Announcer: Once upon a time, Commentator Philip Baruth drove out to a place where you can cut your own Christmas Tree. He will never do it again, even if you offer him a great deal of money. Here’s Philip.
Notes from the New Vermont
Commentary #224: Cut It Yourself
I usually get my Christmas Tree in the parking lot of the bagel store near my house. The Boy Scouts set up shop there every year, and for $30 I get a lovely tree, and they’re always willing to put a fresh cut on the trunk, no questions asked. Then I transport the tree to my house, about four minutes away. My children go insane.
It’s always a satisfying experience. Brief but satisfying.
Still, Christmas is one of those times when Americans compulsively chase the dream, and so a few years back I found myself questioning my satisfaction.
Was I really as happy with my tree as I thought I was? Did Vermont, or New England as a whole, offer something intangibly better? All of this I finally reduced to the mental shorthand I use to solve knotty New England questions: WWWD — What Would Willem Do?
In this case, I had to think that Willem Lange would drive out alone into the woods with his dog and a bunch of tools, tramp through the snow and drag his own tree back to his house in East Montpelier.
Of course, that was out of the question for me. I mean, if you don’t own woods, how do you know which woods are usable woods? Even Robert Frost didn’t know for sure, which was why he wrote, “Whose woods these are I think I know.”
And Frost beat it out of those woods after only 16 lines, and he wasn’t dragging a tree when he left.
But of course there was an answer: a cut-it-yourself tree farm. Now, I should have realized that the phrase “Cut It Yourself” has more than a little bit of attitude to it, but I didn’t.
So I drove some thirty minutes on the highway, and then down a long dirt road, where an older woman in a lime-green parka standing by a little shack gave me a hand saw and pointed me out into the snow and up over a big ridge.
Tramping through the snow, I passed hundreds of Christmas tree stumps, but it never dawned on me that of course these trees were taken first because they were nearest the shack.
No, I was having such a brilliant time watching my own breath and carrying my trusty saw that I walked and walked, long after the stumps turned to actual living trees.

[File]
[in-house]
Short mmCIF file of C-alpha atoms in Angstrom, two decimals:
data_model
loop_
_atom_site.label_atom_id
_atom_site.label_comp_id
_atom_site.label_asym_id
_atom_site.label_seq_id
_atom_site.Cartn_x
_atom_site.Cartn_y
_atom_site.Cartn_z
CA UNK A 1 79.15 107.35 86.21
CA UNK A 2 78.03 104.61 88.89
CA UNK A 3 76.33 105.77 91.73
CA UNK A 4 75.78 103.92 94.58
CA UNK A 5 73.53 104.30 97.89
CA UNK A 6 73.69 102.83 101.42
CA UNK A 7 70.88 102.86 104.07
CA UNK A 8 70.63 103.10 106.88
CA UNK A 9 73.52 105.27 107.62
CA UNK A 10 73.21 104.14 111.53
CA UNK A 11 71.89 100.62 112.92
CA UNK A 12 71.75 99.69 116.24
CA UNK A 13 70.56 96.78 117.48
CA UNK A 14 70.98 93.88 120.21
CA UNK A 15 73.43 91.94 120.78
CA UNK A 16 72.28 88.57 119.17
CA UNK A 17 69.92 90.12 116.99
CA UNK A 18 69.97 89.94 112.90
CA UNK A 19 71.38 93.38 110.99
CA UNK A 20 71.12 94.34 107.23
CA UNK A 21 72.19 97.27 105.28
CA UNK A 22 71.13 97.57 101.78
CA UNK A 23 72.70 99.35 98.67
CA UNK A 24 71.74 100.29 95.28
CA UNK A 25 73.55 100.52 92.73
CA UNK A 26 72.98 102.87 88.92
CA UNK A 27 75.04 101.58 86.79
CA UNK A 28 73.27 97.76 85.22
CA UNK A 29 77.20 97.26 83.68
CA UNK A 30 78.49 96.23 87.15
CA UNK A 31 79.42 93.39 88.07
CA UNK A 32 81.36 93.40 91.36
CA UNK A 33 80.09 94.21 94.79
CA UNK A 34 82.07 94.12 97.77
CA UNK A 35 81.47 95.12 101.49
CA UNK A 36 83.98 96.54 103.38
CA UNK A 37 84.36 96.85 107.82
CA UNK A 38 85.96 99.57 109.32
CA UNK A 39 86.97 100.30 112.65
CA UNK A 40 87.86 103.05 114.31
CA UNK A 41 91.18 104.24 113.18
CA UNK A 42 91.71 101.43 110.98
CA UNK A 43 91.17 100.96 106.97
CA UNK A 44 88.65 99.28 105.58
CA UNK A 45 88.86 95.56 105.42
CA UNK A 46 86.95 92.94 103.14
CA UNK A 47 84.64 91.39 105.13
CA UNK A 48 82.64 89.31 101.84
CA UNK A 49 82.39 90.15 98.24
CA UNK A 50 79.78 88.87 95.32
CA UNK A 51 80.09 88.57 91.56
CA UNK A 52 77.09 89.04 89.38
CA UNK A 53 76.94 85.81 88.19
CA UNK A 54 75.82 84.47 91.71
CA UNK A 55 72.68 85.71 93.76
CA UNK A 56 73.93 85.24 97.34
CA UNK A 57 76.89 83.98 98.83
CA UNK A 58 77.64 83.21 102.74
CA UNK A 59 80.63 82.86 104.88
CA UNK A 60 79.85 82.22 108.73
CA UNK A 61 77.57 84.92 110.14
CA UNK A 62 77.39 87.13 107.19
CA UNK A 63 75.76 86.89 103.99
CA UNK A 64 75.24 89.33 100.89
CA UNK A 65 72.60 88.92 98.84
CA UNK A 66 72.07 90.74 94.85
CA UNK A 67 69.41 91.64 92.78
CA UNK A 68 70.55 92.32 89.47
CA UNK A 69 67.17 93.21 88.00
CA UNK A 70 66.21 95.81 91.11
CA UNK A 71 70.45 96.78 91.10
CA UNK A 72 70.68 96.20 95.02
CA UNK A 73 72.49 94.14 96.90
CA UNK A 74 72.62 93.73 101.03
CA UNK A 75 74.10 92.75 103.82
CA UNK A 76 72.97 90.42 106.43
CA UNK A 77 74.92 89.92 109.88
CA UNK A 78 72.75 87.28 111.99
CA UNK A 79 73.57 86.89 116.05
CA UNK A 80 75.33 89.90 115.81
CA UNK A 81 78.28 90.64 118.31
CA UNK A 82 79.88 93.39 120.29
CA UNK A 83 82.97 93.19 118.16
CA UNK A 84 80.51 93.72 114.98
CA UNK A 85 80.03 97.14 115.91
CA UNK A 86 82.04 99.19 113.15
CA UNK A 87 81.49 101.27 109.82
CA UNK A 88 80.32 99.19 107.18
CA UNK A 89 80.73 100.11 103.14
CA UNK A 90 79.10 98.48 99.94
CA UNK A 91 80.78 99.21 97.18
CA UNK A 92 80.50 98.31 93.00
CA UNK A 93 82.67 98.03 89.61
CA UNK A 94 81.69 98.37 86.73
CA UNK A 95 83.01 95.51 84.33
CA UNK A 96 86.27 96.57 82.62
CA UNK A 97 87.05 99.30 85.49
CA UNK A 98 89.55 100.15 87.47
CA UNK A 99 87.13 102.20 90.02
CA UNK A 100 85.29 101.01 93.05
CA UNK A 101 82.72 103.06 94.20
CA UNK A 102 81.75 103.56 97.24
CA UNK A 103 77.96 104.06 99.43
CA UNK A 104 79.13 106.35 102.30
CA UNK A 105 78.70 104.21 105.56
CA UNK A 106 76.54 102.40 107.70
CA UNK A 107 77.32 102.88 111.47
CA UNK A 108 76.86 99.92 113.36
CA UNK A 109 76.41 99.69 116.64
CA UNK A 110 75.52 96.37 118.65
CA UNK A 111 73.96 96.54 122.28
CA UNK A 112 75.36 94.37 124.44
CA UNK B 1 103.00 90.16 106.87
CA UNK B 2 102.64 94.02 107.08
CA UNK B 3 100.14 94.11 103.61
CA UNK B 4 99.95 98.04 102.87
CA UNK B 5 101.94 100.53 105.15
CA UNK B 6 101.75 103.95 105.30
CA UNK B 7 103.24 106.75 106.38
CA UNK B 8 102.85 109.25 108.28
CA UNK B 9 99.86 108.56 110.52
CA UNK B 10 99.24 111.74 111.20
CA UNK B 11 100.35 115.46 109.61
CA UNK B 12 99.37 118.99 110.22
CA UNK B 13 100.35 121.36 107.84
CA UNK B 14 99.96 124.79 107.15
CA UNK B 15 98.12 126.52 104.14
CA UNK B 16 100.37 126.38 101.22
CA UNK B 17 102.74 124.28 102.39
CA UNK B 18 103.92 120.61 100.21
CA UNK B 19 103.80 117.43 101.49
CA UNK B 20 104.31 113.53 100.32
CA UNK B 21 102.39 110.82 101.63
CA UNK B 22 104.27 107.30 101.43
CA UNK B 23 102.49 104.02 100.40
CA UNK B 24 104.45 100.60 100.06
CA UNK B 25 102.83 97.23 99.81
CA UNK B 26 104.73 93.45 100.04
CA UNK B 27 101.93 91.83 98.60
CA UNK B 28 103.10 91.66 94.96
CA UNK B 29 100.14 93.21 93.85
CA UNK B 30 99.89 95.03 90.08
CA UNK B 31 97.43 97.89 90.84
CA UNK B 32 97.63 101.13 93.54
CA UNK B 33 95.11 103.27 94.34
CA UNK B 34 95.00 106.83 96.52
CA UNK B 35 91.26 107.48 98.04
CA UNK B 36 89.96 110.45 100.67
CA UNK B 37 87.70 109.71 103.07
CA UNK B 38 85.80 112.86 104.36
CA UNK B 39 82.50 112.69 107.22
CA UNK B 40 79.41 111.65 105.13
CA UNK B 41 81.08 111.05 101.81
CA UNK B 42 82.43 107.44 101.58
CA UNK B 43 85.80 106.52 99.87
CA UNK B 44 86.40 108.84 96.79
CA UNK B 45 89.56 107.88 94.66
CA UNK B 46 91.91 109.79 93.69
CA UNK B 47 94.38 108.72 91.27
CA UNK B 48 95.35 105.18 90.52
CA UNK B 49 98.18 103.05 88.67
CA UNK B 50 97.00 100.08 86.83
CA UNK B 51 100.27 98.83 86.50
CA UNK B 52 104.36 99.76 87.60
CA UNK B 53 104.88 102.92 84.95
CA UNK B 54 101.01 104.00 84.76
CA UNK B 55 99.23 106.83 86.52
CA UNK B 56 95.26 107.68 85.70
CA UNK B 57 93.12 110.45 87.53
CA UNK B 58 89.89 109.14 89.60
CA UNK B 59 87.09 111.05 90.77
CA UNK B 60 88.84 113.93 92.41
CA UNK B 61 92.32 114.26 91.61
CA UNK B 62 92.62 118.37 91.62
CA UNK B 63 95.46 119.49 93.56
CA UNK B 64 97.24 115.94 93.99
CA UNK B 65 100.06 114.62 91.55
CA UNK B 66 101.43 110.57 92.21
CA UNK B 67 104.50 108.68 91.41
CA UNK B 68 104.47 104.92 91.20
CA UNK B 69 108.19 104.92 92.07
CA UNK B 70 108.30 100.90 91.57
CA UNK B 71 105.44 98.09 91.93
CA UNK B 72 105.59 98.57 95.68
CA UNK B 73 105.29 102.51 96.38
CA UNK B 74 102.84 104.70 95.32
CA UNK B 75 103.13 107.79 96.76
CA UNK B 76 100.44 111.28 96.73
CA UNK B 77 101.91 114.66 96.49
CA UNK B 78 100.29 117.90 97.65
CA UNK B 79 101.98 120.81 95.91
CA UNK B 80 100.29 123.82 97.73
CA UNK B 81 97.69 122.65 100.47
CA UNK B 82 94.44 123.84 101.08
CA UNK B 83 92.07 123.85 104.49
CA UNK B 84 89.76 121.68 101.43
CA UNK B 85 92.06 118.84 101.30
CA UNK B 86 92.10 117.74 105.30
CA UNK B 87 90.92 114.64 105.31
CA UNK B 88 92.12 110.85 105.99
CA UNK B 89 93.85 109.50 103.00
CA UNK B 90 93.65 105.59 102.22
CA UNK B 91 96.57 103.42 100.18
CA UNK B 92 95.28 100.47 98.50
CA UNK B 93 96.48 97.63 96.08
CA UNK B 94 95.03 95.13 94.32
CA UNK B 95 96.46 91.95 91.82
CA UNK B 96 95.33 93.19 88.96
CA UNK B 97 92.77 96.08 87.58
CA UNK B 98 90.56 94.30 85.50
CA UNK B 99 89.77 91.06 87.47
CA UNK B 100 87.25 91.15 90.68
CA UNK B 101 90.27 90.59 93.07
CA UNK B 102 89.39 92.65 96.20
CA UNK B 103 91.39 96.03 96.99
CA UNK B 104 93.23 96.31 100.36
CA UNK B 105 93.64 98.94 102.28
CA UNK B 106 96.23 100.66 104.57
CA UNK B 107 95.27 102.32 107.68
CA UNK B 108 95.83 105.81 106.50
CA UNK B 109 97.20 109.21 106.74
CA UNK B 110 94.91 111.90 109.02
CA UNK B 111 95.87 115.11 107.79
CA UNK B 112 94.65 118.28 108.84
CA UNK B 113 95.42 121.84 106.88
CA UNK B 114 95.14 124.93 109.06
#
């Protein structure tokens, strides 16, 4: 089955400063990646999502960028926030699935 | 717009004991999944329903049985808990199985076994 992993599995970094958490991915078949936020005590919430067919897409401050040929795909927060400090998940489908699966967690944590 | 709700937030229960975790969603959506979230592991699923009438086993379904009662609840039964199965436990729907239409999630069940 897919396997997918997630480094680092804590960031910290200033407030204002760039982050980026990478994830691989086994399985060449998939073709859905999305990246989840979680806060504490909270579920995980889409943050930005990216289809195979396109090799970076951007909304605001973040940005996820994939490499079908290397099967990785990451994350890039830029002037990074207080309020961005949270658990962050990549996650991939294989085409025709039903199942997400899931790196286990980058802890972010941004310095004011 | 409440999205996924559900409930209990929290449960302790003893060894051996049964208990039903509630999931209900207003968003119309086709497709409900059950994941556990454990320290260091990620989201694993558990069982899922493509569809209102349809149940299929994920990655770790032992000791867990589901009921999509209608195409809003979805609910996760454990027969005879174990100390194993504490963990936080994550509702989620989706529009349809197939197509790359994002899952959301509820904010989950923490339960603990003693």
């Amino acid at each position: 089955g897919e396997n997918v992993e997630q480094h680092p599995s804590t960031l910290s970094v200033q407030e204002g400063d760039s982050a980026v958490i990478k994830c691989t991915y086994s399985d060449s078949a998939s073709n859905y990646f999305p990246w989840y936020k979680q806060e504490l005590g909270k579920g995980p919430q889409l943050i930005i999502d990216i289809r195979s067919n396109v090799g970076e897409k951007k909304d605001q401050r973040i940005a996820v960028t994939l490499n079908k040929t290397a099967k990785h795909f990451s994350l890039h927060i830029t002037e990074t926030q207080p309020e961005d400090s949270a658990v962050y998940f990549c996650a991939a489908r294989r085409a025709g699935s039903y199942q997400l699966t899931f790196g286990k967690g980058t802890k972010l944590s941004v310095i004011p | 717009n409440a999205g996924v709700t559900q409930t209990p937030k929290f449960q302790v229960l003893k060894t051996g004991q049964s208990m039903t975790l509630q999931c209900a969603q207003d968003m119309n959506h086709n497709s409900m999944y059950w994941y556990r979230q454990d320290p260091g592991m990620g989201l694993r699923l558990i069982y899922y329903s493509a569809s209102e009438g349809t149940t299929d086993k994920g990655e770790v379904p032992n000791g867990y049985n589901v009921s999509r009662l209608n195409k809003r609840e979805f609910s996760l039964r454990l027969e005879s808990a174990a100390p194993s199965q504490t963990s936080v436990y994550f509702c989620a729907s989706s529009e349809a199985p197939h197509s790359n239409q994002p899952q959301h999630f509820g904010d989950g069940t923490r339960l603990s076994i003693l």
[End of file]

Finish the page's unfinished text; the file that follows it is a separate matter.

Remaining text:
When I finally found the one I wanted, I started sawing, but the first few pulls told me all I needed to know: the saw was dull as dishwater. But it was a long walk back to the shed, so I pulled extra hard, for twice as long as Willem would have needed to pull.
When the tree finally fell, I had to lay down in the snow for a few minutes, but it was Christmas time, so I eventually got back up, only to realize that if the shed was too far to walk for a sharper saw, it was way too far to drag a tree through two feet of snow.
But again, I like to think of myself as a good father, so I went on. And when I finally manhandled the thing up to the side of my car, the woman in the lime-green parka nodded at the size of it. “Thirty dollars,” she said.
Now, it struck me as unfair that I’d pay the same for cutting my own as I would for a pre-cut tree at the bagel store, but I smiled and handed over the cash. “Where’s your twine,” I asked.
“Twine?” she asked.
“Twine,” I repeated.
“Ran out yesterday,” the woman said, a little defensively.
“But I’m not going to be able to buy it without twine. I’m not going to be able to get it home. Everybody gives you twine.”
“Well, this is self-serve, you know,” she said, turning grimly back to the shed, “and there’s no refunds after you cut.”
And that was that.
So I did the only thing I could: I used my belt and the shoe laces from a pair of sneakers in the trunk, and I fastened the thing to the roof as best I could. But just as I was about to pull out, the woman darted over to my window and handed me back a five-dollar bill. “For the twine,” she said.
And then I did what I like to think Willem would have done: I told her Merry Christmas.
And when the tree blew off on the Interstate somewhere just below Hinesburg, I did what I would have done: I never even slowed down, until I got to the bagel store, where they know me, and no questions are ever asked.
[This commentary aired first on Vermont Public Radio. Audio of the piece is available here.]